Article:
As a person who carries a 357 Mag GP100 revolver at work and when out in the surrounding wooded areas, I was glad to see Ruger release this high capacity rimfire version. It provides a small game and pest solution, it makes for fun recreational target shooting and its heft and form make it a shoe in for general GP100 proficiency building. Built on Ruger’s beefy 357 Mag frame, recoil with the 22 rimfire cartridge is negligible, accuracy is high and this is not a rimfire that is going to wear out or shoot loose.
Ruger GP100 .22 Rimfire
|Manufacturer||Ruger, Newport, NH|
|Type Action||Double/Single Action Revolver|
|Caliber||22 Rimfire; Shot, Long, Long Rifle|
|Weight – Actual||42 Oz.|
|Trigger Pull DA/SA||11 Lbs 8 Oz. / 5 Lbs 6 Oz.|
|Grip Construction||Black Rubber/Rosewood Inserts|
|Front Sight||Green Fiber Optic – Dovetail Mount|
|Rear Sight||Adjustable W/E|
|Increment of Adjustment||3/4″ @ 25 Yards|
The concept of marrying a larger than typical double action revolver frame with a .22 rimfire has been a tradition with American firearm manufacturers for some time. In 1927, Colt introduced its medium frame Officers Model Target in 22 rimfire 1). In the early 1930’s, Smith & Wesson introduced the .22/32 Target as a rimfire built on the company’s K Frame 2).
The 5 1/2″ barrel Ruger GP100 is 2 oz. heavier than the alloy steel, 6″ barrel, 6 shot S&W Classic Series Model 17 Masterpiece and 2.2 oz. less than the stainless steel S&W 6″ barrel, full underlug, 10 shot Model 617.
Matching barrel length and underlug configurations would find the Ruger GP100 to be the heaviest of the three by a couple of ounces, all of which reside in the GP 100’s more substantial frame. Stated in the S&W vernacular for the sake of context. the S&W guns are built on K frames, the Ruger is an overbuilt L frame equivalent. The Ruger has a very good feel when shooting.
Why ten shots? Why not?
Anticipating the questions, “Who needs more than six shots?” “Why not eleven or eleven and one half shots”, the answer is simple, ten fits the GP 100 cylinder’s approximately 1.550″ diameter with lots of wall thickness surrounding chambers. Reducing to six shots would just add weight to the cylinder with no upside in performance or handling.
The Ruger locks at three points; front latch, cylinder latch and center pin lock. It also shares the same solid sided, modular design found in the 357 Mag versions of the GP 100 as pictured below.
The GP 100 series firearms are easy to disassemble and maintain, the peg grip frame invites freedom of grip design from compact for concealed carry to full size and target. In actuality, there are ten unique part numbers that apply only to the rimfire version: cylinder, ejector, frame, barrel, transfer bar, hammer, firing pin, ejector rod, mainspring, and front sight.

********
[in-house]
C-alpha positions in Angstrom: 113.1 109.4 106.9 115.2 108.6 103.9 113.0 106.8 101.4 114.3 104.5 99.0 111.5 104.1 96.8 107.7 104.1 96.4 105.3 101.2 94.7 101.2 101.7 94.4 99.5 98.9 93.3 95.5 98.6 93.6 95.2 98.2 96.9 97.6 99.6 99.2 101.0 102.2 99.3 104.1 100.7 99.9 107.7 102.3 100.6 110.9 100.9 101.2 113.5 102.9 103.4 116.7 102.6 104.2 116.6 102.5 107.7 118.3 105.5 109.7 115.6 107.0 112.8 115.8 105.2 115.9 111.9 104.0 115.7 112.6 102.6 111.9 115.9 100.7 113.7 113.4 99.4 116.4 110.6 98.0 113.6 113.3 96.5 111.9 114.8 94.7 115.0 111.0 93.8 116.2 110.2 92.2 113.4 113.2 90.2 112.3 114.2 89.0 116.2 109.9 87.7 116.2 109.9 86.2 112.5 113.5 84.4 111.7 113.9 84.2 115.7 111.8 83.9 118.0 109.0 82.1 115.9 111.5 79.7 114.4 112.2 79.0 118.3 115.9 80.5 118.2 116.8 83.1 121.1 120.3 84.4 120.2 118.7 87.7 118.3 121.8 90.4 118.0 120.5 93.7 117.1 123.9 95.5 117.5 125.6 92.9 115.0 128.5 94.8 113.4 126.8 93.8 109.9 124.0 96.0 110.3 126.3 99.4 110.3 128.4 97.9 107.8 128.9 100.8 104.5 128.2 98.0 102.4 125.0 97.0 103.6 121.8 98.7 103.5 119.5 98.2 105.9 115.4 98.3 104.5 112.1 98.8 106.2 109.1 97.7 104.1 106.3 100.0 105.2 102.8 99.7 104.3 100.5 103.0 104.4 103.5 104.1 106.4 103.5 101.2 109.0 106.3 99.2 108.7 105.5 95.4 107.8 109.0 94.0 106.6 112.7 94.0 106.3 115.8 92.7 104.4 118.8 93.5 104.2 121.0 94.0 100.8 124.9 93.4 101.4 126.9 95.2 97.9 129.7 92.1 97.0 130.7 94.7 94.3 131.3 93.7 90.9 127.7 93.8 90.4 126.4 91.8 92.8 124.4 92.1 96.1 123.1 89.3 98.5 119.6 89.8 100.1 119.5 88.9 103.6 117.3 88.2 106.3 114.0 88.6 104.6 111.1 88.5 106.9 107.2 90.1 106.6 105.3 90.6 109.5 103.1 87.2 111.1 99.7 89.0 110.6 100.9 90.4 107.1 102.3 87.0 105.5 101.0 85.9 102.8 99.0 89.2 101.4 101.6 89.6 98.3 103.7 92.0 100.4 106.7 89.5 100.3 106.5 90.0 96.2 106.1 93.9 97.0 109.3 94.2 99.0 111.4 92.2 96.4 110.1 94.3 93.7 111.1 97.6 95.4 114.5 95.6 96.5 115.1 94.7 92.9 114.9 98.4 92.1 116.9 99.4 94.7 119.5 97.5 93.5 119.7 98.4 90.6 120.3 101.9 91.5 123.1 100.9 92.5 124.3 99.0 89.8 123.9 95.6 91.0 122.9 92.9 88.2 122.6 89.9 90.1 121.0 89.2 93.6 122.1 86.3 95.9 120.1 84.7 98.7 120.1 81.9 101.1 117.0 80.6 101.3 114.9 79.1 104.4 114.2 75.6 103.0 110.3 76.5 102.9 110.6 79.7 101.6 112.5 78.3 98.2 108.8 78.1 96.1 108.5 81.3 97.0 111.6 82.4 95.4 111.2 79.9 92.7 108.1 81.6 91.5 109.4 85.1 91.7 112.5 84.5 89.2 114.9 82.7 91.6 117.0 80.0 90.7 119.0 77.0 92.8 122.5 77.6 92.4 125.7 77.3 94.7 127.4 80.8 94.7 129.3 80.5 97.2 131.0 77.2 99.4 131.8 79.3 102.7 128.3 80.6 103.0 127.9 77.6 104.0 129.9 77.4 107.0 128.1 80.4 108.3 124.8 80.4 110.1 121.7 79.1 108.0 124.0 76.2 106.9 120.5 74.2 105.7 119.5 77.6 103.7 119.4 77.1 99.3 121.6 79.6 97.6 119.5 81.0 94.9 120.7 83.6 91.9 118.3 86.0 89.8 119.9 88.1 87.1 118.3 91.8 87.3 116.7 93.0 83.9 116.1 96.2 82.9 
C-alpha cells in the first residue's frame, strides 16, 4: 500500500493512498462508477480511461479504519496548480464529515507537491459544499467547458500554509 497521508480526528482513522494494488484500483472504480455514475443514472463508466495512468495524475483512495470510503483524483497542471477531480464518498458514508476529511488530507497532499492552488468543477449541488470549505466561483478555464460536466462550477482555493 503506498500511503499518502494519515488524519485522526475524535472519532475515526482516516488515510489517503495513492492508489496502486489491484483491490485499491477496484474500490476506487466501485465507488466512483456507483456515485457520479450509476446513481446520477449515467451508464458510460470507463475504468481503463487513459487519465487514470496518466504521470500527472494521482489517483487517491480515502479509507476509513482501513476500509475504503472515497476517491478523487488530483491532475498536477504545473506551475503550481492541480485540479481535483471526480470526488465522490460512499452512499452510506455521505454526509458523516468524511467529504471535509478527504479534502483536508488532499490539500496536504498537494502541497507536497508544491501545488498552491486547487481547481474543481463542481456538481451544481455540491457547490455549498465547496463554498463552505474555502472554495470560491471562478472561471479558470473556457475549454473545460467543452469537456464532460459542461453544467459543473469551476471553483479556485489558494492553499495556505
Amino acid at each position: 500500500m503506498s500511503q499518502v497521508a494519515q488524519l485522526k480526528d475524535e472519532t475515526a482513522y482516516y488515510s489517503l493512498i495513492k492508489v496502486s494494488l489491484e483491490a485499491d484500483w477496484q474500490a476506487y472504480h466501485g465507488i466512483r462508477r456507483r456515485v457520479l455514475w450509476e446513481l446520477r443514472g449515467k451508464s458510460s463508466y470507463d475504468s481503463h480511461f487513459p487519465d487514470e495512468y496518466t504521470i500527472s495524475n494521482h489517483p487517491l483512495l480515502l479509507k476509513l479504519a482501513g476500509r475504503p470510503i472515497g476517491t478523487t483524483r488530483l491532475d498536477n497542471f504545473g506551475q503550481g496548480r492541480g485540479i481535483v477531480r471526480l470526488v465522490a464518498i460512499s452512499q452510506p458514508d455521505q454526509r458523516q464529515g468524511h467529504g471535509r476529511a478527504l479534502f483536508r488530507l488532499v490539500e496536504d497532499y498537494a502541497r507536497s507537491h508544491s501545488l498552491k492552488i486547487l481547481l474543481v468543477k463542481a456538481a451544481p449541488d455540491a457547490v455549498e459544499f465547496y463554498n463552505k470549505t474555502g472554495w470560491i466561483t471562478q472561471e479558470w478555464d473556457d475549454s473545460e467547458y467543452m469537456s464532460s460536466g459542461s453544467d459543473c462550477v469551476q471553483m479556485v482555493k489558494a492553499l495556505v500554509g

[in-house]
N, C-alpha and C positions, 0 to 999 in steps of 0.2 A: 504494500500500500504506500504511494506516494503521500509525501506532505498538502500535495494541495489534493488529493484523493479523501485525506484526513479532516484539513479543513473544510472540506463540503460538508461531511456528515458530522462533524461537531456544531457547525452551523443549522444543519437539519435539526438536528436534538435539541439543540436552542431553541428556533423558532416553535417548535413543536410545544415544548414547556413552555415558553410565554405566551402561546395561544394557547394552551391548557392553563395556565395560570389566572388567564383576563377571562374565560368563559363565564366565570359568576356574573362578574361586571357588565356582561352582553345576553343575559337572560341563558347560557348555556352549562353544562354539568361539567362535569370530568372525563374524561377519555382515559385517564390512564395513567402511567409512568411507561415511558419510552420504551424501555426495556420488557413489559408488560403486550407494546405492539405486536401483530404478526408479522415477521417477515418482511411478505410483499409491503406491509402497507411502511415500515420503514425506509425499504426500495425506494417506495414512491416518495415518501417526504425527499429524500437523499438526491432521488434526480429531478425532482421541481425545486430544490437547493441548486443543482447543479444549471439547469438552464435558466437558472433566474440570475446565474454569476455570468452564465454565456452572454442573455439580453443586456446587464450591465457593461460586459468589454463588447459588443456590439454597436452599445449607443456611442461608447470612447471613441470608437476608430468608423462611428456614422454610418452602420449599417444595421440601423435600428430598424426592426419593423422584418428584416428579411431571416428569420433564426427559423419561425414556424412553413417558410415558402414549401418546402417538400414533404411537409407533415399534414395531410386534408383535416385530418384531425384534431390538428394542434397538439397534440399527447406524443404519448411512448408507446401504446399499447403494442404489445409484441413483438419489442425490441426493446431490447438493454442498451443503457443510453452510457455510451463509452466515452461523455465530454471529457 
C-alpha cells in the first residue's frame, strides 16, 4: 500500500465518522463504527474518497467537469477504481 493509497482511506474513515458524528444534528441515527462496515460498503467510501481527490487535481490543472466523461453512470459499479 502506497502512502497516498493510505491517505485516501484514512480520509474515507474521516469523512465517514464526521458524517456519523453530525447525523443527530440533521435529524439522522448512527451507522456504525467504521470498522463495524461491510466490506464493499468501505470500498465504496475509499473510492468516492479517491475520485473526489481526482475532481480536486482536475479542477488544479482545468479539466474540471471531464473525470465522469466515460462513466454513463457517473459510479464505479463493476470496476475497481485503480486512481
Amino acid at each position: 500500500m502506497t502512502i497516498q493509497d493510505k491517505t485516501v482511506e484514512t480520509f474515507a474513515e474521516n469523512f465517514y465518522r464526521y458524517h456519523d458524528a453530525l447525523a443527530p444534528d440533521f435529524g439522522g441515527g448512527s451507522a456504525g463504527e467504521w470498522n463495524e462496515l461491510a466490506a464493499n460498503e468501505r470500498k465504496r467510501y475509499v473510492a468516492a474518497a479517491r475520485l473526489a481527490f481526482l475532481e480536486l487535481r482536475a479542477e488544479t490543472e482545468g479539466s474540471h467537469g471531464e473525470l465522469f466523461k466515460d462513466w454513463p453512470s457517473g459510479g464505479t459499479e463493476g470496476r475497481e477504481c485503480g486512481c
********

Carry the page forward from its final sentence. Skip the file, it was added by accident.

The grip on the GP 100 rimfire is comfortable, shaped for good balance. The .22 caliber bore doesn’t take much weight out of the 3/4″ diameter barrel. Fortunately, Ruger decided on a partial under lug, just enough to shroud the ejector rod and to house the third cylinder locking point, so the overall result is a slightly muzzle heavy revolver that yields a very steady sight picture. I always pull up on a target, rather than dropping down, and the GP 100 rimfire goes precisely to the target and remains. The Ruger tracks well to moving targets and the muzzle barely rises on discharge. Even the muzzle blast is softened… more of a loud pop than a sharp crack.
I went through a lot more rimfire ammo than intended for this assessment. The long sight radius of 6 5/8″ helped me to shoot a lot more accurately than typical and it is hard to put a gun down when it is shooting well. Performance wise the Ruger GP 100 looked about like this…
|Winchester Super Speed||40||1300||1055||1.1|
|Remington Golden Bullet||40||1255||1036||1.2|
The groups were shot, two hand hold, from a steady stack of shot bags. After shooting several groups of each ammo type, I would say those on the table are typical. There were no misfires and all empties dumped out easily with a light push on the ejector.
I like the light pipe front sight however, my preference would be a couple of red light pipe dot in the rear sight… which is how I have my personal GP 100 357 Mag set up. I never understand why manufacturers don’t mass produce to my personal preferences. Yes, sarcasm.
The trigger pull is smooth, but a bit heavy. I would normally fiddle with spring rates and a clean up of the trigger on a GP 100 or Super Redhawk, but I would want to check further before making any modifications to see if it is reliable rimfire ignition that requires the heavier mainspring.
Overall, this rimfire version of the GP 100 is consistent with the rest of GP 100 product like; tough, reliable, accurate and a good looking firearm at that.